Our Best Fall Turkey Hunts
September 30, 2010
Conditions are right for an excellent fall turkey season throughout the Northeast. Here's a look at how you can get in on the action near you.
Photo by Ralph Hensley
By Les Bartus
If ever there was a wildlife management success story, it's the story of the wild turkey in New England. Driven to near extinction throughout the Northeast in the late 1800s, wise management and stocking practices by the various wildlife biologists and state agencies have brought turkeys back in high numbers throughout the region.
While turkey hunting has traditionally been considered a spring pastime, there is ample opportunity throughout New England to hunt them in autumn. In fact, in some areas the chances for taking a trophy tom may actually be a bit better in the fall, due to a reduction in hunting pressure and the birds being more concentrated around available food sources.
Fall hunting tactics are a bit different, of course. You won't be calling to gobbling, hen-crazy toms. Still, the boss toms and hens are susceptible to calling in the fall. As a bonus, most New England states with fall seasons offer either-sex hunting, considerably increasing the odds of taking home a bird.
With plenty of unpressured birds, beautiful scenery and the opportunity to bag your own Thanksgiving centerpiece, do you really need more reason to give fall turkey hunting a try this year?
Maine opened its first bow-and-arrow season for fall turkey hunting in 2003. This year, the season runs from Oct. 18-29. There is a bag limit of one turkey of either sex. Designated hunting areas include wildlife management districts 15, 16, 20, 21, 22, 23, 24, 25 and 26. All of these areas are in the southeastern end of the state.
Favorite areas include Wildlife Management District 15 in Oxford, York, Cumberland and Androscoggin counties. This is the Sebago Lake area and contains a nice mix of forest areas and farmland to hunt in. Most of the forest region consists of hardwoods, with lots of oaks and other mast trees providing ample food for the birds.
Management District 21 is on the eastern side of Sebago Lake and contains the same terrain mix of forests and agriculture. District 21 consists of 14 townships in Cumberland, Androscoggin and York counties.
Yet another favorite among those in the know is Wildlife Management District 26, which lies in the Penobscot Bay area off state Highway 1. It contains 654 square miles in Waldo, Hancock, Knox and Penobscot counties. As in the other wildlife management districts mentioned, there is a good mix of turkey habitat here, with plenty of mast areas as well as farmland, giving resident turkey flocks everything they need to thrive.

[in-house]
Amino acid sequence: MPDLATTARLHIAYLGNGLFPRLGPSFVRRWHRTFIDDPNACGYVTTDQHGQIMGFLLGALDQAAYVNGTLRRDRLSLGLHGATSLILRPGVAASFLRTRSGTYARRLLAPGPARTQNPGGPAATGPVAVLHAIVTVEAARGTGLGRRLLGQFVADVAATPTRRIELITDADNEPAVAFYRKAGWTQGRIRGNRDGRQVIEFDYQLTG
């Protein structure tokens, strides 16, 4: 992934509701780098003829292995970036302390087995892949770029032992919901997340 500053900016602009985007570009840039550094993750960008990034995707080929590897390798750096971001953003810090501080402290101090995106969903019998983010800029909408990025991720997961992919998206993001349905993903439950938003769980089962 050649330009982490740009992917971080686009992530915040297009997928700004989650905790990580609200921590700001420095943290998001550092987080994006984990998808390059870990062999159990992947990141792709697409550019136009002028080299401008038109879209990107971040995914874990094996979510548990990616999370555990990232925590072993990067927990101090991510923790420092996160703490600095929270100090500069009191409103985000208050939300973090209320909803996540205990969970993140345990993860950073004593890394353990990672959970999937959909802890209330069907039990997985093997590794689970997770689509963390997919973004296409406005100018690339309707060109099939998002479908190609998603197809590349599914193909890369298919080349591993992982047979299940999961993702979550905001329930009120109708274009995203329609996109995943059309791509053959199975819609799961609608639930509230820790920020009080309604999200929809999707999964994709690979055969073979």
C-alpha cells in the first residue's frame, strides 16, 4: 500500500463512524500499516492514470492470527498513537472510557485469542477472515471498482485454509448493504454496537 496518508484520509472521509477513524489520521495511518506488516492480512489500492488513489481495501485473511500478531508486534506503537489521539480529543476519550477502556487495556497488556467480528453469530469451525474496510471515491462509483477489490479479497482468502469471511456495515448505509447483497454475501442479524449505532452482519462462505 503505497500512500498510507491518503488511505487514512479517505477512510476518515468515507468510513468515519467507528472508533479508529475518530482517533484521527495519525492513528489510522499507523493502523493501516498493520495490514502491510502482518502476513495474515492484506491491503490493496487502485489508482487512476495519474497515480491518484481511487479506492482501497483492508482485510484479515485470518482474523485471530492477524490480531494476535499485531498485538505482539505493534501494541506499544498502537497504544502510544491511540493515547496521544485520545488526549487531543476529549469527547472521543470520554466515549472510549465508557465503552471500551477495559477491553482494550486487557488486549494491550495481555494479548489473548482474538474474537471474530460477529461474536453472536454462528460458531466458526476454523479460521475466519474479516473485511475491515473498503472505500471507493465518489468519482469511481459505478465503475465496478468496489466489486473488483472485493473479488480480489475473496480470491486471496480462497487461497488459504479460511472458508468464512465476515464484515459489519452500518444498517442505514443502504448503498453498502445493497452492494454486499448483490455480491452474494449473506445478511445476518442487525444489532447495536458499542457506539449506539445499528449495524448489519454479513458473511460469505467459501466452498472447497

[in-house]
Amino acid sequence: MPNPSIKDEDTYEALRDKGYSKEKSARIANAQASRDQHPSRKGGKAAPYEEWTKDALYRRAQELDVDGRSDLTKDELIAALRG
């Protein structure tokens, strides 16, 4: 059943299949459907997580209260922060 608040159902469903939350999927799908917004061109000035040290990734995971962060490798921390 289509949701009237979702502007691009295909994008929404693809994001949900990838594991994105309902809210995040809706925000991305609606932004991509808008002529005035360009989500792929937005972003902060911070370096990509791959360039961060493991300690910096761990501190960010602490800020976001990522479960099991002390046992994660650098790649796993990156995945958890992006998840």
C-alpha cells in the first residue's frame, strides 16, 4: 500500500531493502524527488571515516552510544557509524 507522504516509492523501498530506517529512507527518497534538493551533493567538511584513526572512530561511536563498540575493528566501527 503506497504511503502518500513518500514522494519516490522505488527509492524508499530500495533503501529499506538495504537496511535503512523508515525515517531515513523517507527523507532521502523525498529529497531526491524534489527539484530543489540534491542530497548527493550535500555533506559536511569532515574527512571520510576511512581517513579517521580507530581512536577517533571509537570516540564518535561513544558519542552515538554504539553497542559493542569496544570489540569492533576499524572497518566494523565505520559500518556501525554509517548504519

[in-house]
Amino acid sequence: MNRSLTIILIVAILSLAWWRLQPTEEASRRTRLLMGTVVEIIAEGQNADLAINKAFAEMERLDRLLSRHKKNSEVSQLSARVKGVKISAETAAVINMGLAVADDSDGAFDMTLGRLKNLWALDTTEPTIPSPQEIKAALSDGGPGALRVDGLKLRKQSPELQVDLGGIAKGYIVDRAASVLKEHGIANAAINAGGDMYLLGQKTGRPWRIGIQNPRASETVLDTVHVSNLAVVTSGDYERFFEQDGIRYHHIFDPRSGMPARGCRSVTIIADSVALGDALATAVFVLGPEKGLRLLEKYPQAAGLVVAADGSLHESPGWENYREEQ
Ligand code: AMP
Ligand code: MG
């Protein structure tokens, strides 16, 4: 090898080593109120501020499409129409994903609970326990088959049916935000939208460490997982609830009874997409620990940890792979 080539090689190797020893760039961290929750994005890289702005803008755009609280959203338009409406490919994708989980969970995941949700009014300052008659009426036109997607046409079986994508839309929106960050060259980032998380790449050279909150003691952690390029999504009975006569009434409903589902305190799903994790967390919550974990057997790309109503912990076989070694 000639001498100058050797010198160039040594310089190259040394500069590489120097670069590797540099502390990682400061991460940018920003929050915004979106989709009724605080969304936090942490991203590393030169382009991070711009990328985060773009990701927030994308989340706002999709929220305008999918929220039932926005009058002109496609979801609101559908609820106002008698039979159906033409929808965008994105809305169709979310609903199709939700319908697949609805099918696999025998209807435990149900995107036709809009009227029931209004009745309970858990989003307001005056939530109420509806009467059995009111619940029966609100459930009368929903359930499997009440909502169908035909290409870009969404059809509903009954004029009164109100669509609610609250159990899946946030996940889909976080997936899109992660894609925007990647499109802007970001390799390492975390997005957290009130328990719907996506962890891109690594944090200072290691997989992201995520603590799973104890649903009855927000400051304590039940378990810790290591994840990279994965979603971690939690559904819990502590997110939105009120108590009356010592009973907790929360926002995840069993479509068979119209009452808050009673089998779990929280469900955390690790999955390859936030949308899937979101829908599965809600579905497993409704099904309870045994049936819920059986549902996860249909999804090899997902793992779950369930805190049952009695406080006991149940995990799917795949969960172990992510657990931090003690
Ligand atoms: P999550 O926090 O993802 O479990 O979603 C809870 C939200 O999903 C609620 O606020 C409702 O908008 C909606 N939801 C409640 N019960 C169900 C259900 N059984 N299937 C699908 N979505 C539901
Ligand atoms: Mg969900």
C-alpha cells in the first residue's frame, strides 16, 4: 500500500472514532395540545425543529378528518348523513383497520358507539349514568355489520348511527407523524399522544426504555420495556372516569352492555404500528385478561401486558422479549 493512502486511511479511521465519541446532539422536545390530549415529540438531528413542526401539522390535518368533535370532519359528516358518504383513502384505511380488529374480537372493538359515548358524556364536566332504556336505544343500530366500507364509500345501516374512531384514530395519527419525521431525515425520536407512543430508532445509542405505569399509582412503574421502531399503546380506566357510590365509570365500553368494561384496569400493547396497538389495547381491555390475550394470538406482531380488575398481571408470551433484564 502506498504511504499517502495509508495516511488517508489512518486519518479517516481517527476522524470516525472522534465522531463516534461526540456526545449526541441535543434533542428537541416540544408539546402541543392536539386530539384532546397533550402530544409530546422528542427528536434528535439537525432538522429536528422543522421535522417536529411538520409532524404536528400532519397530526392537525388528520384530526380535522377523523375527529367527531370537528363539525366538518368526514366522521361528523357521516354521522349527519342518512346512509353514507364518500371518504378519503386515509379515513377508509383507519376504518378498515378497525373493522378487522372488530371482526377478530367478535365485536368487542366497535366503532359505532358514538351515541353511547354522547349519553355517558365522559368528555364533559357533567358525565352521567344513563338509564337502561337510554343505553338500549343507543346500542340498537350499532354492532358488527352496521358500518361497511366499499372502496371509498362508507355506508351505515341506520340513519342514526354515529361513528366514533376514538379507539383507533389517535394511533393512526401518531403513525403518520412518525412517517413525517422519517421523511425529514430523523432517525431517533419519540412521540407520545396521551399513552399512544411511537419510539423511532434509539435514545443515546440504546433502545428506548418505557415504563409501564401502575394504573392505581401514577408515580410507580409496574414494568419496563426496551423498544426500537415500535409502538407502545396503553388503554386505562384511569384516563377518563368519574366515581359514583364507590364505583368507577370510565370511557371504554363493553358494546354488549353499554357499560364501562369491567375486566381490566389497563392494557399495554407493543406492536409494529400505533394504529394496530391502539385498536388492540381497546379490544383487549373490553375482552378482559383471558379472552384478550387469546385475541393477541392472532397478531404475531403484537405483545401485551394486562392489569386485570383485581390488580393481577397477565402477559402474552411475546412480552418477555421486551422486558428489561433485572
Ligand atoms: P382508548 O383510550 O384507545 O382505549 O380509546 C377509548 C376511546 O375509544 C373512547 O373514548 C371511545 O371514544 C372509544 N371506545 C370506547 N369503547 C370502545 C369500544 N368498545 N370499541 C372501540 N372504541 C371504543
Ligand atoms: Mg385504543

The Maine Department of Inland Fisheries and Wildlife helps prospective hunters on their Web site by listing the map numbers in the Delorme Maine Atlas and Gazetteer that contains the particular wildlife management district that you are looking for and gives up-to-date road directions. These atlases are invaluable for researching hunting and fishing hotspots.
Anyone holding a Maine archery license may purchase a wild turkey hunting permit from a license agent or through the mail. The cost of the permits is $13 for residents and $43 for non-residents.
For more information, check out the Maine Department of Inland Fisheries and Wildlife's Web site at www.state.me.us/ifw/index.html; or phone them at (207) 287-8000. Hunters may also write to them at the Maine Department of Inland Fisheries and Wildlife, 284 State Street, Augusta, Maine 04333.
There is also an automated information line in service at (207) 287-8003 that has updated information on season dates, new hunting laws, etc.
Lodging, restaurants and other amenities may be found by browsing the Maine tourist site at www. visitmaine.com.
Like its northern neighbor, New Hampshire only allows archery hunting for autumn gobblers; however, the season is a long one. At the time of this writing, the dates for the 2004 season had not been set, but in 2003, the season dates were Sept. 15 through Dec. 15 - one of the longest turkey seasons of any kind in the U.S.
All of New Hampshire's wildlife management units are open to fall turkey hunting with the exception of WMUs A, B, C1 and C2. License fees for archery are $22 for residents, and $73 for non-residents. All turkey hunters must also purchase a $6 wild turkey permit.
New Hampshire requires archers to have their name and address printed on each arrow. When a bird is bagged, it must be registered and sealed within 12 hours, and a conservation officer must be notified within 24 hours.